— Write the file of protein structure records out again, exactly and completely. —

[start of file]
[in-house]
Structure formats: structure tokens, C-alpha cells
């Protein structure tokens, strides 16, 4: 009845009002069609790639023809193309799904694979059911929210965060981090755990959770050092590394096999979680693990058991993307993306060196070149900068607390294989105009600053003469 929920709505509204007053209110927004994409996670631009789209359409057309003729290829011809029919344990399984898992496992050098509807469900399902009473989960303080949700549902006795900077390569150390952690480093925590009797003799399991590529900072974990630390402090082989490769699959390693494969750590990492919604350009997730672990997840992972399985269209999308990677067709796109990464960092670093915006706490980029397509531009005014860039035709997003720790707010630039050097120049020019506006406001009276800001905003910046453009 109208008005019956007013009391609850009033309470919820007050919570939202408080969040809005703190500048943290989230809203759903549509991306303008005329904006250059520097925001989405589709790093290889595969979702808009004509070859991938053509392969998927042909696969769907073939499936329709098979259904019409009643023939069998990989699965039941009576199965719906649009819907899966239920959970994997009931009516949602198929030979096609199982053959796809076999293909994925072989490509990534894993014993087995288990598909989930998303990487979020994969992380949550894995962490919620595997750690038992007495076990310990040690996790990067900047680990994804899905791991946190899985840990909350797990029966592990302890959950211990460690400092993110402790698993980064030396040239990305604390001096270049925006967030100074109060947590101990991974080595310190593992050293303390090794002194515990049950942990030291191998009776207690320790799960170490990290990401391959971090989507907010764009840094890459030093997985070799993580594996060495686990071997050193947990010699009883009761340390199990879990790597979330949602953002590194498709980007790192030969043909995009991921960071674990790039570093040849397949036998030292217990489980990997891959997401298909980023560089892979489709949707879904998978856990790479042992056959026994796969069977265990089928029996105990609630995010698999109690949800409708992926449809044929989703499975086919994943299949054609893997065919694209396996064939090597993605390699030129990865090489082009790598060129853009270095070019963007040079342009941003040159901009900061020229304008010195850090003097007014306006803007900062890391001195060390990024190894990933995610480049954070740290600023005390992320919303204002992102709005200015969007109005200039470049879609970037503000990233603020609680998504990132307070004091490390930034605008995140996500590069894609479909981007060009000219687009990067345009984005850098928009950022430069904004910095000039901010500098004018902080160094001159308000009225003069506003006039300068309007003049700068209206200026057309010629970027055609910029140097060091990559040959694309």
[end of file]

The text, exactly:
[in-house]
Structure formats: structure tokens, C-alpha cells
């Protein structure tokens, strides 16, 4: 009845009002069609790639023809193309799904694979059911929210965060981090755990959770050092590394096999979680693990058991993307993306060196070149900068607390294989105009600053003469 929920709505509204007053209110927004994409996670631009789209359409057309003729290829011809029919344990399984898992496992050098509807469900399902009473989960303080949700549902006795900077390569150390952690480093925590009797003799399991590529900072974990630390402090082989490769699959390693494969750590990492919604350009997730672990997840992972399985269209999308990677067709796109990464960092670093915006706490980029397509531009005014860039035709997003720790707010630039050097120049020019506006406001009276800001905003910046453009 109208008005019956007013009391609850009033309470919820007050919570939202408080969040809005703190500048943290989230809203759903549509991306303008005329904006250059520097925001989405589709790093290889595969979702808009004509070859991938053509392969998927042909696969769907073939499936329709098979259904019409009643023939069998990989699965039941009576199965719906649009819907899966239920959970994997009931009516949602198929030979096609199982053959796809076999293909994925072989490509990534894993014993087995288990598909989930998303990487979020994969992380949550894995962490919620595997750690038992007495076990310990040690996790990067900047680990994804899905791991946190899985840990909350797990029966592990302890959950211990460690400092993110402790698993980064030396040239990305604390001096270049925006967030100074109060947590101990991974080595310190593992050293303390090794002194515990049950942990030291191998009776207690320790799960170490990290990401391959971090989507907010764009840094890459030093997985070799993580594996060495686990071997050193947990010699009883009761340390199990879990790597979330949602953002590194498709980007790192030969043909995009991921960071674990790039570093040849397949036998030292217990489980990997891959997401298909980023560089892979489709949707879904998978856990790479042992056959026994796969069977265990089928029996105990609630995010698999109690949800409708992926449809044929989703499975086919994943299949054609893997065919694209396996064939090597993605390699030129990865090489082009790598060129853009270095070019963007040079342009941003040159901009900061020229304008010195850090003097007014306006803007900062890391001195060390990024190894990933995610480049954070740290600023005390992320919303204002992102709005200015969007109005200039470049879609970037503000990233603020609680998504990132307070004091490390930034605008995140996500590069894609479909981007060009000219687009990067345009984005850098928009950022430069904004910095000039901010500098004018902080160094001159308000009225003069506003006039300068309007003049700068209206200026057309010629970027055609910029140097060091990559040959694309």